*And this might have been done with consideration for a blocking rule change too. Offensive players cannot chop-block defenders when they're (offense) not facing "forward". Forward being between 10 o'clock and 2 o'clock if the offense's end zone is at 6 o'clock. Or when the ball-carrier has left the "box", which would be quite possible for the RG during this play. The RG blocks on DEs may have an increased likelihood of being flagged for "unnecessary roughness" in today's college football as well, they mostly involve a defensive player that doesn't see the block coming at all, very similar to the "crack block" that college football has recently tried to tamp down.
With the DE occupied, the RG doesn't need to mop him up on his trap chain route, so he gets downfield and works to seal off any attention coming from the backside of the play, usually an ambitious linebacker. The center and LT bust downfield and take out whatever wrong colored jersey they encounter first (MDM - "most dangerous man").
Washington State absolutely wrecked teams with this play last season. We don't track play-specific stats (which is a pretty tall order for anyone outside a program), but it wouldn't surprise me if the RB screen hit an explosive over 80 percent of the time it was called.
The Cougs will run their RB screen out of either their Ace (2x2) or Trips (Early/Late, 3x1) formations, to both the short and wide side of the field, depending on defensive tendencies.
On the game-winning drive against Rutgers, WSU dialed up a screen to the short side of the field that almost hit pay-dirt.
You can see that Rutgers gives the Cougs a very favorable pre-snap look, with only three second-level defenders responsible for a third of the field. The corner is essentially ran off the play by Dom Williams (X receiver), and the middle linebacker takes a full five yard zone pass drop before realizing the screen is coming.
The two pass defenders to the wide (trips) side of the field both flip their hips and bail at the snap, not concerned at all with whatever happens in the backfield.
Harrington does an excellent job evading a recovering corner (and totally not stepping out of bounds, if I can don a "fan hat" for a moment) before slicing up through an out of position secondary.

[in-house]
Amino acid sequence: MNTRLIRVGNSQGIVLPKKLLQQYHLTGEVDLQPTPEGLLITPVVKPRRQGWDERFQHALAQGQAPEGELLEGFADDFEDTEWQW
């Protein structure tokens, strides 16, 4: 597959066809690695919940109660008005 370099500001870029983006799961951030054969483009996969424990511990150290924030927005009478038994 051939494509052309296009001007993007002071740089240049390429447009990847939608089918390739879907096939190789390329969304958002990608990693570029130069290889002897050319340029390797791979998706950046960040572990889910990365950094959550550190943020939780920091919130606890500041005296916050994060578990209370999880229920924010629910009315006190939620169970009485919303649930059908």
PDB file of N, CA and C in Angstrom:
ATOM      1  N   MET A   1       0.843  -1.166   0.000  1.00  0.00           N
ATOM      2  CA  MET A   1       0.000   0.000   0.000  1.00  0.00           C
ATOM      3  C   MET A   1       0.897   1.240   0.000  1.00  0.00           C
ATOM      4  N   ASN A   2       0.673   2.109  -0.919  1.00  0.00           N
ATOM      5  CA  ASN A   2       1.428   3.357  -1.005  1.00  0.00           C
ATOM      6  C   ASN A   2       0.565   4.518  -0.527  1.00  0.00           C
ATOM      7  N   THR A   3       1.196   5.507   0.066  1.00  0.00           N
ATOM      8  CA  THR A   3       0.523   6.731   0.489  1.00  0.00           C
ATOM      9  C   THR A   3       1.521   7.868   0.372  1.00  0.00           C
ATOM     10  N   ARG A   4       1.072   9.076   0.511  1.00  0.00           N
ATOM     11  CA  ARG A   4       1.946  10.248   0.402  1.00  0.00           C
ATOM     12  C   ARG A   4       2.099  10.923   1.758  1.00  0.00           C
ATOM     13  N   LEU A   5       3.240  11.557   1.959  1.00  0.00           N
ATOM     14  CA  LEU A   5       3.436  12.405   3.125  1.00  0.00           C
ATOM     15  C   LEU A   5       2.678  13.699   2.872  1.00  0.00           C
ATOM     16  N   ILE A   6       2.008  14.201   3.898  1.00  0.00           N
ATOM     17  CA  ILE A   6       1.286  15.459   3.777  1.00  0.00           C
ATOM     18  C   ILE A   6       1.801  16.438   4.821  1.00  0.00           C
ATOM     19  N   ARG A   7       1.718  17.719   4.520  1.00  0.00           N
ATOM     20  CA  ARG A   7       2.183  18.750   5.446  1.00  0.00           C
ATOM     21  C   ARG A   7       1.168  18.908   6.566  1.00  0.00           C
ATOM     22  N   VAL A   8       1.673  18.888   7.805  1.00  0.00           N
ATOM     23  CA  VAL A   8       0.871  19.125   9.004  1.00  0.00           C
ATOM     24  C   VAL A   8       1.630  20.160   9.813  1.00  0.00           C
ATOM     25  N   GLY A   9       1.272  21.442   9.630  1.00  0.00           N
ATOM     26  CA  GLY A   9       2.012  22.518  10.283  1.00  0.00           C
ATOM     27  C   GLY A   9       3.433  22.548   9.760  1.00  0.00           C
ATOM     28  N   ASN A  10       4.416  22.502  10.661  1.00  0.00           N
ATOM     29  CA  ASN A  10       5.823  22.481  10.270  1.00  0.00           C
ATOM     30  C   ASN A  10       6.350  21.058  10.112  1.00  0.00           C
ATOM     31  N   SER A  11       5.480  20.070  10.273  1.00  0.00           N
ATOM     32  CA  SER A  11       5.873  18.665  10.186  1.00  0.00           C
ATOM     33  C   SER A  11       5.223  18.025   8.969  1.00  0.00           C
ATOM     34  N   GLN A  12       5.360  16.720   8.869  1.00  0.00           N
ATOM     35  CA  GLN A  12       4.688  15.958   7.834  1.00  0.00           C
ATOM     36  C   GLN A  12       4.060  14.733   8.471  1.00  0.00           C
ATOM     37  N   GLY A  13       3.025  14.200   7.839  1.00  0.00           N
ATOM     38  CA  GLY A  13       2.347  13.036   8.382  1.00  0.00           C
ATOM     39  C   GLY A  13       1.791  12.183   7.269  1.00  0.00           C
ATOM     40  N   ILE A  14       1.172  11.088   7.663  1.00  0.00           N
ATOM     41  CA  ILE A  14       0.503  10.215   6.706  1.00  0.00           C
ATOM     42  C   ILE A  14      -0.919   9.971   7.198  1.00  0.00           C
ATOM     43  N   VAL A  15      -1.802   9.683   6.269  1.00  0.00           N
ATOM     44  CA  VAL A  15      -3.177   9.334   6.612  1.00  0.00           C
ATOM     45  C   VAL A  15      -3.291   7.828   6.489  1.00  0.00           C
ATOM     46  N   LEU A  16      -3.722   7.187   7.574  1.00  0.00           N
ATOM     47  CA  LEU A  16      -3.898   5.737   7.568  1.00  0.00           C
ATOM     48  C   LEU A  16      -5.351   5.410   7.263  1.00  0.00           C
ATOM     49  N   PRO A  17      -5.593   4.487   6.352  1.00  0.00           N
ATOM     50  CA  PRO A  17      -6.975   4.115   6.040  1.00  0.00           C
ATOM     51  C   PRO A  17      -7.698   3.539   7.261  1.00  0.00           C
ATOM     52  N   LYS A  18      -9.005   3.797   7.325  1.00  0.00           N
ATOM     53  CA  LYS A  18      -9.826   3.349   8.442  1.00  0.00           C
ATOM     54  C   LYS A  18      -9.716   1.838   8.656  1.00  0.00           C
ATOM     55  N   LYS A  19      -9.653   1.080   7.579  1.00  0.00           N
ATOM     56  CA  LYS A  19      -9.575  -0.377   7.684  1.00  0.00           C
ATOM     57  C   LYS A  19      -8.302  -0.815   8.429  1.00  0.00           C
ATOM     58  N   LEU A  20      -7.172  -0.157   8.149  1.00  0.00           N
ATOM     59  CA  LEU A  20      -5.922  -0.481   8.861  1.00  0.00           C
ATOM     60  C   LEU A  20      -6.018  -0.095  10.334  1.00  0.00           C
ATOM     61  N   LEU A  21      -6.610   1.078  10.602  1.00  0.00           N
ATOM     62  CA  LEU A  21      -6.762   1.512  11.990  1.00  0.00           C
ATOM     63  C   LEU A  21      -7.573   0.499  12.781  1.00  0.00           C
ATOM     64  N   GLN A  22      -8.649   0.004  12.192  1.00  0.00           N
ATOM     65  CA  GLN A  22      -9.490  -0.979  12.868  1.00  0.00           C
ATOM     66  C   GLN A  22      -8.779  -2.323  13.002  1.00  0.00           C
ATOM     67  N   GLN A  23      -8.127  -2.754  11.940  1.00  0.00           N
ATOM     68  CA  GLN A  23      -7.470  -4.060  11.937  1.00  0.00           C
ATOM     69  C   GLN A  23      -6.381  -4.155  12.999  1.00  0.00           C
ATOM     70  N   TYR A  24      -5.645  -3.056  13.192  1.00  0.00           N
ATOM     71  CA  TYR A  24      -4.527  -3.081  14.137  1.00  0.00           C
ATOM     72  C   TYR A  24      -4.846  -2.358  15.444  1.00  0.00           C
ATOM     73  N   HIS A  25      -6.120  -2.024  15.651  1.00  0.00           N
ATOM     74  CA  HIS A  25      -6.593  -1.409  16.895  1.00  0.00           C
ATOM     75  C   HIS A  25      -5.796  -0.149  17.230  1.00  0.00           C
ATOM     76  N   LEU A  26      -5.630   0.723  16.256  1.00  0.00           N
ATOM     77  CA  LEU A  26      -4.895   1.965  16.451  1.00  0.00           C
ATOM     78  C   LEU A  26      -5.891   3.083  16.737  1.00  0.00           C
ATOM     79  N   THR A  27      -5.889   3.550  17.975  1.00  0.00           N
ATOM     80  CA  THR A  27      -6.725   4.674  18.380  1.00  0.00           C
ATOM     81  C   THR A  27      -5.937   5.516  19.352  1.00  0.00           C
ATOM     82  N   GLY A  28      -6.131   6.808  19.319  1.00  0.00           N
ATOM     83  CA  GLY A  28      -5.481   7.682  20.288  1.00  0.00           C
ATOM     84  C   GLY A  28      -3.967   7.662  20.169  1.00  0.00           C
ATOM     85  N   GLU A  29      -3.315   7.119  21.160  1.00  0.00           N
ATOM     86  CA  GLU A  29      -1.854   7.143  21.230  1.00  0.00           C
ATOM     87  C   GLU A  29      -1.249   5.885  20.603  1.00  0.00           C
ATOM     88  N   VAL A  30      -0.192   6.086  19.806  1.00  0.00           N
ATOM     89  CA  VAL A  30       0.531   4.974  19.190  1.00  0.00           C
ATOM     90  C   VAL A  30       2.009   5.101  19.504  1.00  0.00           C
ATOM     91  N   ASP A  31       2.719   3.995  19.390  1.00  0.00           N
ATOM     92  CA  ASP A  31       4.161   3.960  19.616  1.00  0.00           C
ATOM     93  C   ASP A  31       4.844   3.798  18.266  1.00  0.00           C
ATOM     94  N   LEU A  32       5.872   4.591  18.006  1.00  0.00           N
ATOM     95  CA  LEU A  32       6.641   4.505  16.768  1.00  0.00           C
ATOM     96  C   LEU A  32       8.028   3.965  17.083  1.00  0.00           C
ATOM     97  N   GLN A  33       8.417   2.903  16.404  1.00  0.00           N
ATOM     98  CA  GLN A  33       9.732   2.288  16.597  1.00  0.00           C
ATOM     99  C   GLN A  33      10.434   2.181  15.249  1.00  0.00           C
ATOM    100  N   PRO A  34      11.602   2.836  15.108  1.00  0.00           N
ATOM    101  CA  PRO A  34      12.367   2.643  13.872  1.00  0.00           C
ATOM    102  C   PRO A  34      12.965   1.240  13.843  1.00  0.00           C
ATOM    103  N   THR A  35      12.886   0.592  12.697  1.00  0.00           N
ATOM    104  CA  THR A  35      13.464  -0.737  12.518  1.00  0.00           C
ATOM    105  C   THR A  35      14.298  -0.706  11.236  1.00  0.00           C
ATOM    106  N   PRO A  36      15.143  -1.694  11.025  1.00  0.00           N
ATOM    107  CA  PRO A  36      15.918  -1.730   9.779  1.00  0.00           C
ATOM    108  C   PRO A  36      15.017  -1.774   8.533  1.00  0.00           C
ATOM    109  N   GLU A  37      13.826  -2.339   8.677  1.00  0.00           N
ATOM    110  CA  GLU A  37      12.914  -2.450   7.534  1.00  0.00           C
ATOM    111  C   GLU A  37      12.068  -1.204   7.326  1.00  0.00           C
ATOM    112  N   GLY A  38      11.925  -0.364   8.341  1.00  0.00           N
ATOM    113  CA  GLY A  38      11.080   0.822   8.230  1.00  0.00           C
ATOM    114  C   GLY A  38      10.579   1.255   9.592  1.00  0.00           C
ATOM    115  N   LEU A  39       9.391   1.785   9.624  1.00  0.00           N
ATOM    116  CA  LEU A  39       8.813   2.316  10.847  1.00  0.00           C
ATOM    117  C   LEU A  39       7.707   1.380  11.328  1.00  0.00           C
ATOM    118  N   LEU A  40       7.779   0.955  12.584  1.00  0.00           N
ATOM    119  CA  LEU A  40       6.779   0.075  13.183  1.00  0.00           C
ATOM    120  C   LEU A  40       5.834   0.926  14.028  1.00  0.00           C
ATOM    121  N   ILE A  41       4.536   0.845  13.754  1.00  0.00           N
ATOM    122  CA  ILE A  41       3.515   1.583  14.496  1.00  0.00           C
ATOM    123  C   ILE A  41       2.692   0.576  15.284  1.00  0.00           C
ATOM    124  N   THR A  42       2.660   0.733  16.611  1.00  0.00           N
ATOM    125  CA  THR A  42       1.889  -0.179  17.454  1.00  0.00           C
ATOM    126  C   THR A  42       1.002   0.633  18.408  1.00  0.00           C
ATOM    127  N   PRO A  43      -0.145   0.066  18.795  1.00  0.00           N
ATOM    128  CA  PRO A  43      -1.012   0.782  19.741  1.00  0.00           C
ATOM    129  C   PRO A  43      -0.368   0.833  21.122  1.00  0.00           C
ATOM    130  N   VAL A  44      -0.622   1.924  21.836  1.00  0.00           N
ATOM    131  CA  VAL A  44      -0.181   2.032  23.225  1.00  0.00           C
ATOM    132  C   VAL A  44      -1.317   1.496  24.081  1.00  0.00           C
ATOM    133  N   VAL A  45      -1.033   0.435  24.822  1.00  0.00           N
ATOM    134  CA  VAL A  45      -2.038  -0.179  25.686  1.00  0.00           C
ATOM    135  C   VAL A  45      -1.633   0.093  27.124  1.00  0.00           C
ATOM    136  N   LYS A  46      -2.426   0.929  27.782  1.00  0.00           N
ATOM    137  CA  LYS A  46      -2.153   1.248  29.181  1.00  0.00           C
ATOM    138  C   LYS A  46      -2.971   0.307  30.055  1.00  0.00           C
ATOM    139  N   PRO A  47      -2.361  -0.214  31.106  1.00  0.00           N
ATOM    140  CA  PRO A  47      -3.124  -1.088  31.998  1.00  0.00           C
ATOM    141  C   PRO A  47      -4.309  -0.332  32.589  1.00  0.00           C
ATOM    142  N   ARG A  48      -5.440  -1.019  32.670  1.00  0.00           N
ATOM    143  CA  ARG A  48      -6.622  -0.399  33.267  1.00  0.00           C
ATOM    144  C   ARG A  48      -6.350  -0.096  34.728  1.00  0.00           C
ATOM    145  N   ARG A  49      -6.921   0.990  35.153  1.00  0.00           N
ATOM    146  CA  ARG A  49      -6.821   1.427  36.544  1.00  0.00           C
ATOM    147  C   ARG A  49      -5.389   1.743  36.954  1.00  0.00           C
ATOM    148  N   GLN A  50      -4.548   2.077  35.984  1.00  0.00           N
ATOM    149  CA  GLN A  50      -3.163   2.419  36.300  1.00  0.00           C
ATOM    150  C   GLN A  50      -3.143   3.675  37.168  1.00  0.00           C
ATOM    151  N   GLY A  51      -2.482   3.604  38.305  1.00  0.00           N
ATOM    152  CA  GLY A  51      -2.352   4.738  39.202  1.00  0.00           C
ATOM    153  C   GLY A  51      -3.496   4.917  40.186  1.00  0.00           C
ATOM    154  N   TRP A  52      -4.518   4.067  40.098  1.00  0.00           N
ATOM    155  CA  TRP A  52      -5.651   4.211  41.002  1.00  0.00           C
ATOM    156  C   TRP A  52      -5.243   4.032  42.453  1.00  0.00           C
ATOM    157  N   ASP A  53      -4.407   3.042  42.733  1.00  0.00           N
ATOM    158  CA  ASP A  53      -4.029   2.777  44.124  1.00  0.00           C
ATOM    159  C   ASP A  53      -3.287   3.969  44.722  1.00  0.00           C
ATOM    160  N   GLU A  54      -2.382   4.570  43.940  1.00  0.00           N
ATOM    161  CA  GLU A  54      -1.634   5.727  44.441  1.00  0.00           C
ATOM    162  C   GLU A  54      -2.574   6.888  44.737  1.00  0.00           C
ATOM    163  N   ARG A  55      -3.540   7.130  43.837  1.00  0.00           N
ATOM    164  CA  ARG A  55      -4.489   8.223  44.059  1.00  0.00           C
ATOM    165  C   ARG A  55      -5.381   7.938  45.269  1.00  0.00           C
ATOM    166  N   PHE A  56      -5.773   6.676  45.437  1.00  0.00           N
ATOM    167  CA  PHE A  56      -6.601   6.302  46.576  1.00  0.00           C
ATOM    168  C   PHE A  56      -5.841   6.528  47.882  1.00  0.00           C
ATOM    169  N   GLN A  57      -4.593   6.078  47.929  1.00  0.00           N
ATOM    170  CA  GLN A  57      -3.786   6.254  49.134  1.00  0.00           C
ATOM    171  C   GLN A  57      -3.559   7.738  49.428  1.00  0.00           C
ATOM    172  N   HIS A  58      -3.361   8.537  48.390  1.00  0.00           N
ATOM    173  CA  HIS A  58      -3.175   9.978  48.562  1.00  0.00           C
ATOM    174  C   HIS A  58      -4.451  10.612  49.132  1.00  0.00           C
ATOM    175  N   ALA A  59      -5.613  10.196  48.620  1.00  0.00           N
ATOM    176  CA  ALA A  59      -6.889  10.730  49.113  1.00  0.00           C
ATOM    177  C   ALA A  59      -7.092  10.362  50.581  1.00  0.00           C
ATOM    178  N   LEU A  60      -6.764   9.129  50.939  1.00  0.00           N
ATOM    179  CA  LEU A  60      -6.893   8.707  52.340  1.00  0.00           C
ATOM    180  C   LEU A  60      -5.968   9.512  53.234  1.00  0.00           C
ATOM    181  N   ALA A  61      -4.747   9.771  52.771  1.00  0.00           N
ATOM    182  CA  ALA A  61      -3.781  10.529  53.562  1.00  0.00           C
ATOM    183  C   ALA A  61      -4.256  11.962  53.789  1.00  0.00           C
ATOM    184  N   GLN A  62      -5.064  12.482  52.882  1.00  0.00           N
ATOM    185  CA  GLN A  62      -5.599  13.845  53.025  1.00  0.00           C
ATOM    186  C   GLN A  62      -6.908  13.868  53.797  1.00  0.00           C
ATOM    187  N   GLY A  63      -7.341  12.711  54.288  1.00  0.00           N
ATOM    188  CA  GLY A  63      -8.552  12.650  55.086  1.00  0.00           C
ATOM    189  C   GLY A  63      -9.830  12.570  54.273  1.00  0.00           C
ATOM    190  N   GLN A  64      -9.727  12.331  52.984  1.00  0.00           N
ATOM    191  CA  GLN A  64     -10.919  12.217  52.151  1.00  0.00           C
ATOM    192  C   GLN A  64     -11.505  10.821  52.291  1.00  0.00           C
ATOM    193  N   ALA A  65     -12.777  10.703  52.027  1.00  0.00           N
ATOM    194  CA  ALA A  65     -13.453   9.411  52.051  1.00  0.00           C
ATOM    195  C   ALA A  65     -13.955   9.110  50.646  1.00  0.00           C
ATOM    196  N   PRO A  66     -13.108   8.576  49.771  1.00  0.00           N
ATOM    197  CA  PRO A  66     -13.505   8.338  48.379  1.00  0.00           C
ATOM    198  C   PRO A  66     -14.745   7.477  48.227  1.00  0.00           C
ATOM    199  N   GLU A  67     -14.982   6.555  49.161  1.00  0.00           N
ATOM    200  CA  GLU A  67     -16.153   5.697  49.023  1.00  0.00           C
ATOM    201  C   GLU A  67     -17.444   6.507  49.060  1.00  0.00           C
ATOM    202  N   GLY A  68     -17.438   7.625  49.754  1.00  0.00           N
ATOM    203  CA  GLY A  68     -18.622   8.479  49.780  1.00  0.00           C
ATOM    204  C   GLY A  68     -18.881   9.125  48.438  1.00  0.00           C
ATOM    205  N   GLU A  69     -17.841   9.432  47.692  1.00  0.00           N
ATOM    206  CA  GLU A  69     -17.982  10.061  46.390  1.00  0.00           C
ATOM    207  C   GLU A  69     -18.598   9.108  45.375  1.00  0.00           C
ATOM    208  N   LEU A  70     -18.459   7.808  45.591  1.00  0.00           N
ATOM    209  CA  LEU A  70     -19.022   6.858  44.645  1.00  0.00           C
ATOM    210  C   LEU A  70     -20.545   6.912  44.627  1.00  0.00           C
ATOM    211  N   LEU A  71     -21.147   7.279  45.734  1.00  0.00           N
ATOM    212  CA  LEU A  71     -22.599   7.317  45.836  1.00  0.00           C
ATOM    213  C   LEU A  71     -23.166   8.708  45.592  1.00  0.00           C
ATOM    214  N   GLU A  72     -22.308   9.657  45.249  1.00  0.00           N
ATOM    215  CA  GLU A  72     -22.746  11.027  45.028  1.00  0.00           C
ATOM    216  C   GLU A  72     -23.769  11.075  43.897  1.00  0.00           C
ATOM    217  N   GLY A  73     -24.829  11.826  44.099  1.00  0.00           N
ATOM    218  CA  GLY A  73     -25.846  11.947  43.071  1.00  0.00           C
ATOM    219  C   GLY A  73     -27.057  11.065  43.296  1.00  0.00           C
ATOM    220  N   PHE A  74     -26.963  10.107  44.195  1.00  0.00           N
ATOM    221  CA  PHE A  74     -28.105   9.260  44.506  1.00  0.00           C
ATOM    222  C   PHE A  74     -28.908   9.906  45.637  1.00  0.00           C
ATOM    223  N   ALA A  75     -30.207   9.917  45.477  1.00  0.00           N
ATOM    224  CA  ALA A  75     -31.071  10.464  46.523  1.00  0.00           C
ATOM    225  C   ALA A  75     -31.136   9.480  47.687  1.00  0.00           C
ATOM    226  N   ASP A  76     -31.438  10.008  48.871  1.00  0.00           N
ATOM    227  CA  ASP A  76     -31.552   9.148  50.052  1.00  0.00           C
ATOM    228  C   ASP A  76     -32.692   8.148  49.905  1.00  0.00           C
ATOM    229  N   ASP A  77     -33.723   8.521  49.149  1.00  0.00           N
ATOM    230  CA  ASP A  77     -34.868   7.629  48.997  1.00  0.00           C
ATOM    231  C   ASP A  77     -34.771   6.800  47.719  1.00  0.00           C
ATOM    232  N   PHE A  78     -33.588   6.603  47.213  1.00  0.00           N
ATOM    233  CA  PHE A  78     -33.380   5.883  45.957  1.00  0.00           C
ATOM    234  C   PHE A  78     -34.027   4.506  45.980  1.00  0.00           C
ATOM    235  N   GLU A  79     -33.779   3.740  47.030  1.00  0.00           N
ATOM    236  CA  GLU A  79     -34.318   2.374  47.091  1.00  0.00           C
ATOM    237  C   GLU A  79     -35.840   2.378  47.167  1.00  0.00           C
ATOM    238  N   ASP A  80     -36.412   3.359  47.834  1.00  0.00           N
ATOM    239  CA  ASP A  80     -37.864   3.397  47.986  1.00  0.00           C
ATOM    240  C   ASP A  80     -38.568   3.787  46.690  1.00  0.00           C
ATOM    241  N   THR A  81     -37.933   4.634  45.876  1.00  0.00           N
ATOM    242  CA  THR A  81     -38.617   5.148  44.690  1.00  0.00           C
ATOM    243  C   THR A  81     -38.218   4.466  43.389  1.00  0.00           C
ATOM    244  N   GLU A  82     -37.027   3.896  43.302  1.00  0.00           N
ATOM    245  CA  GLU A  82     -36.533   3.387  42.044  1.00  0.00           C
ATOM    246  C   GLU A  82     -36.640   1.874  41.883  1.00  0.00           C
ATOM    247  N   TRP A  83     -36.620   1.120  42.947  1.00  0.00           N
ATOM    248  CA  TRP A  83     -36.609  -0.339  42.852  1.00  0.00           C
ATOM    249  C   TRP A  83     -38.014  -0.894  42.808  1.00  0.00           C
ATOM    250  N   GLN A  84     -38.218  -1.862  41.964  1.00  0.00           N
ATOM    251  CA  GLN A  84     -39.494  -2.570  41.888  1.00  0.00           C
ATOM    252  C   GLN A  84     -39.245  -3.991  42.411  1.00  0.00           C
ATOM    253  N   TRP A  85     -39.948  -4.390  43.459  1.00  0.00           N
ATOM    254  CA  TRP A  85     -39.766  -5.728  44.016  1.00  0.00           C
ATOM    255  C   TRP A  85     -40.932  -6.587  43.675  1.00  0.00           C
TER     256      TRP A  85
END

WSU took the lead against ASU in the middle of the third quarter on a RB screen that Harrington housed from just outside the ASU redzone. The Sun Devils played a lot of man-coverage that game, combined with their exotic blitz package. The Cougs countered with pre-snap motion that would garner an extreme numbers advantage.
Wazzu initially sets in their Ace formation on the right hash, then motions H across formation into trips (Early) on the short side of the field. ASU linebacker No. 28 chases him across formation, both corners move to bump-n-run press coverage and the safety to the trips side crashes to press the Y receiver.
This leaves three second-level defenders to cover two-thirds of the field on the wide side, with two of those players being a corner in man-coverage and a meandering safety 15 yards off the line of scrimmage.
The ASU middle linebacker makes a good read on the play but isn't quite fast enough to make a difference and the safety makes a poor effort at an open-field tackle that Harrington is able to side step.
The Cougs provide a textbook example out of Ace against Portland State. There's no real formation advantage pre-snap, just an execution level about as perfect as you can get. Pay special attention to the steamroller with a floored gas pedal, No. 73 Eduardo Middleton at right guard. That's 6-5/320 setting pace for a running back, with hostile intentions aimed at a safety.
And one more that wouldn't normally have counted because of a holding penalty, but did because UCLA declined it to end the half ... just because this play is so damn fun.